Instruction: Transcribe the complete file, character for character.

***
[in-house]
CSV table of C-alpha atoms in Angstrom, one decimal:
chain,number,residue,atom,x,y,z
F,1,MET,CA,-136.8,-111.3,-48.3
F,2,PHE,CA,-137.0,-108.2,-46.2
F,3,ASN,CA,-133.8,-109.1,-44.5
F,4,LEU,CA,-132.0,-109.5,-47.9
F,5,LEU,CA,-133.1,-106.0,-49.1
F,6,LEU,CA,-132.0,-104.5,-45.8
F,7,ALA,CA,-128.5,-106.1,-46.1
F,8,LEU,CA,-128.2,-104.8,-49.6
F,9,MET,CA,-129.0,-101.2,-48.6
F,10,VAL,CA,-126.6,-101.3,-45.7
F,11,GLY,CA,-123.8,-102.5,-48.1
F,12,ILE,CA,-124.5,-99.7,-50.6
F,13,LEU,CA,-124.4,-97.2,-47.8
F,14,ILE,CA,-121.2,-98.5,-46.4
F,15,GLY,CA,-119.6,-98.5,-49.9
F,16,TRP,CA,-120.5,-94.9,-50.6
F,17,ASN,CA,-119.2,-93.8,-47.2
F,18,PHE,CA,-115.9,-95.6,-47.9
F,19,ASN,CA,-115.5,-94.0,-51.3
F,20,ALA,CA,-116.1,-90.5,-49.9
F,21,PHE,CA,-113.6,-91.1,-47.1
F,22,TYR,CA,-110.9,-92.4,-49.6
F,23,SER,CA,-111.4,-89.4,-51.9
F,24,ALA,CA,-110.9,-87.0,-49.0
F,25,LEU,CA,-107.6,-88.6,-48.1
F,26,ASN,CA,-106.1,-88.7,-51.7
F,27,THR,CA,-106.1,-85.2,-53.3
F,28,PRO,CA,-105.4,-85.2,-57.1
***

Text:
[in-house]
CSV table of C-alpha atoms in Angstrom, one decimal:
chain,number,residue,atom,x,y,z
F,1,MET,CA,-136.8,-111.3,-48.3
F,2,PHE,CA,-137.0,-108.2,-46.2
F,3,ASN,CA,-133.8,-109.1,-44.5
F,4,LEU,CA,-132.0,-109.5,-47.9
F,5,LEU,CA,-133.1,-106.0,-49.1
F,6,LEU,CA,-132.0,-104.5,-45.8
F,7,ALA,CA,-128.5,-106.1,-46.1
F,8,LEU,CA,-128.2,-104.8,-49.6
F,9,MET,CA,-129.0,-101.2,-48.6
F,10,VAL,CA,-126.6,-101.3,-45.7
F,11,GLY,CA,-123.8,-102.5,-48.1
F,12,ILE,CA,-124.5,-99.7,-50.6
F,13,LEU,CA,-124.4,-97.2,-47.8
F,14,ILE,CA,-121.2,-98.5,-46.4
F,15,GLY,CA,-119.6,-98.5,-49.9
F,16,TRP,CA,-120.5,-94.9,-50.6
F,17,ASN,CA,-119.2,-93.8,-47.2
F,18,PHE,CA,-115.9,-95.6,-47.9
F,19,ASN,CA,-115.5,-94.0,-51.3
F,20,ALA,CA,-116.1,-90.5,-49.9
F,21,PHE,CA,-113.6,-91.1,-47.1
F,22,TYR,CA,-110.9,-92.4,-49.6
F,23,SER,CA,-111.4,-89.4,-51.9
F,24,ALA,CA,-110.9,-87.0,-49.0
F,25,LEU,CA,-107.6,-88.6,-48.1
F,26,ASN,CA,-106.1,-88.7,-51.7
F,27,THR,CA,-106.1,-85.2,-53.3
F,28,PRO,CA,-105.4,-85.2,-57.1